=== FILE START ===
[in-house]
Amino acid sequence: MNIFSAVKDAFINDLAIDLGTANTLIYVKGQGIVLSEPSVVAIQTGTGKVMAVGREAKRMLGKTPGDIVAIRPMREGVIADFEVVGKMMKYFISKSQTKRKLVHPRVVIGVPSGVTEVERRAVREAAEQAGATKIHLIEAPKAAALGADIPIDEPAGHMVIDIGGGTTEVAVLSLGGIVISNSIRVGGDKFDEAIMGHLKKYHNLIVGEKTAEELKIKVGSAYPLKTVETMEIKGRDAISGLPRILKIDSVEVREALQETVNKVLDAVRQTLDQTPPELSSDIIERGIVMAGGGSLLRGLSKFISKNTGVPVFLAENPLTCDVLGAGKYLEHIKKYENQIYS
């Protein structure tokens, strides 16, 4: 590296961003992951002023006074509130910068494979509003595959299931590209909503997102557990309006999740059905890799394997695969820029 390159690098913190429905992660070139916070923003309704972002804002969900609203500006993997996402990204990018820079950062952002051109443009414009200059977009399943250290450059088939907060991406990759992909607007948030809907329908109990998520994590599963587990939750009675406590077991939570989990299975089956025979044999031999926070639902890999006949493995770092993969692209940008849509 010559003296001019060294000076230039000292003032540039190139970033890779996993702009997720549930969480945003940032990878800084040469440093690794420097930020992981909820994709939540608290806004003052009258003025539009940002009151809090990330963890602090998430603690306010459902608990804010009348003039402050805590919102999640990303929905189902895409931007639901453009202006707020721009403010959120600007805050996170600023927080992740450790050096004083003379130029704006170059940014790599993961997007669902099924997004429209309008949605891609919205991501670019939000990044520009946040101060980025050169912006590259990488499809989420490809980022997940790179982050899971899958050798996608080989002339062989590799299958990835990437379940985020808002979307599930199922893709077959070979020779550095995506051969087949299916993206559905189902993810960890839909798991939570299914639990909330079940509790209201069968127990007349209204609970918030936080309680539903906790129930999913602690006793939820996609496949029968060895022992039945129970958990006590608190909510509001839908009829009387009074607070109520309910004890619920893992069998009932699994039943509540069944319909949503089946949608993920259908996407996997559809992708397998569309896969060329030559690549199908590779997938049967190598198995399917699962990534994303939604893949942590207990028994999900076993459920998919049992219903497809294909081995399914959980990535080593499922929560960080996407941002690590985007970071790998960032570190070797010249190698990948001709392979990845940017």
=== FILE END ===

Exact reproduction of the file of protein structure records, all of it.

[in-house]
Amino acid sequence: MNIFSAVKDAFINDLAIDLGTANTLIYVKGQGIVLSEPSVVAIQTGTGKVMAVGREAKRMLGKTPGDIVAIRPMREGVIADFEVVGKMMKYFISKSQTKRKLVHPRVVIGVPSGVTEVERRAVREAAEQAGATKIHLIEAPKAAALGADIPIDEPAGHMVIDIGGGTTEVAVLSLGGIVISNSIRVGGDKFDEAIMGHLKKYHNLIVGEKTAEELKIKVGSAYPLKTVETMEIKGRDAISGLPRILKIDSVEVREALQETVNKVLDAVRQTLDQTPPELSSDIIERGIVMAGGGSLLRGLSKFISKNTGVPVFLAENPLTCDVLGAGKYLEHIKKYENQIYS
């Protein structure tokens, strides 16, 4: 590296961003992951002023006074509130910068494979509003595959299931590209909503997102557990309006999740059905890799394997695969820029 390159690098913190429905992660070139916070923003309704972002804002969900609203500006993997996402990204990018820079950062952002051109443009414009200059977009399943250290450059088939907060991406990759992909607007948030809907329908109990998520994590599963587990939750009675406590077991939570989990299975089956025979044999031999926070639902890999006949493995770092993969692209940008849509 010559003296001019060294000076230039000292003032540039190139970033890779996993702009997720549930969480945003940032990878800084040469440093690794420097930020992981909820994709939540608290806004003052009258003025539009940002009151809090990330963890602090998430603690306010459902608990804010009348003039402050805590919102999640990303929905189902895409931007639901453009202006707020721009403010959120600007805050996170600023927080992740450790050096004083003379130029704006170059940014790599993961997007669902099924997004429209309008949605891609919205991501670019939000990044520009946040101060980025050169912006590259990488499809989420490809980022997940790179982050899971899958050798996608080989002339062989590799299958990835990437379940985020808002979307599930199922893709077959070979020779550095995506051969087949299916993206559905189902993810960890839909798991939570299914639990909330079940509790209201069968127990007349209204609970918030936080309680539903906790129930999913602690006793939820996609496949029968060895022992039945129970958990006590608190909510509001839908009829009387009074607070109520309910004890619920893992069998009932699994039943509540069944319909949503089946949608993920259908996407996997559809992708397998569309896969060329030559690549199908590779997938049967190598198995399917699962990534994303939604893949942590207990028994999900076993459920998919049992219903497809294909081995399914959980990535080593499922929560960080996407941002690590985007970071790998960032570190070797010249190698990948001709392979990845940017």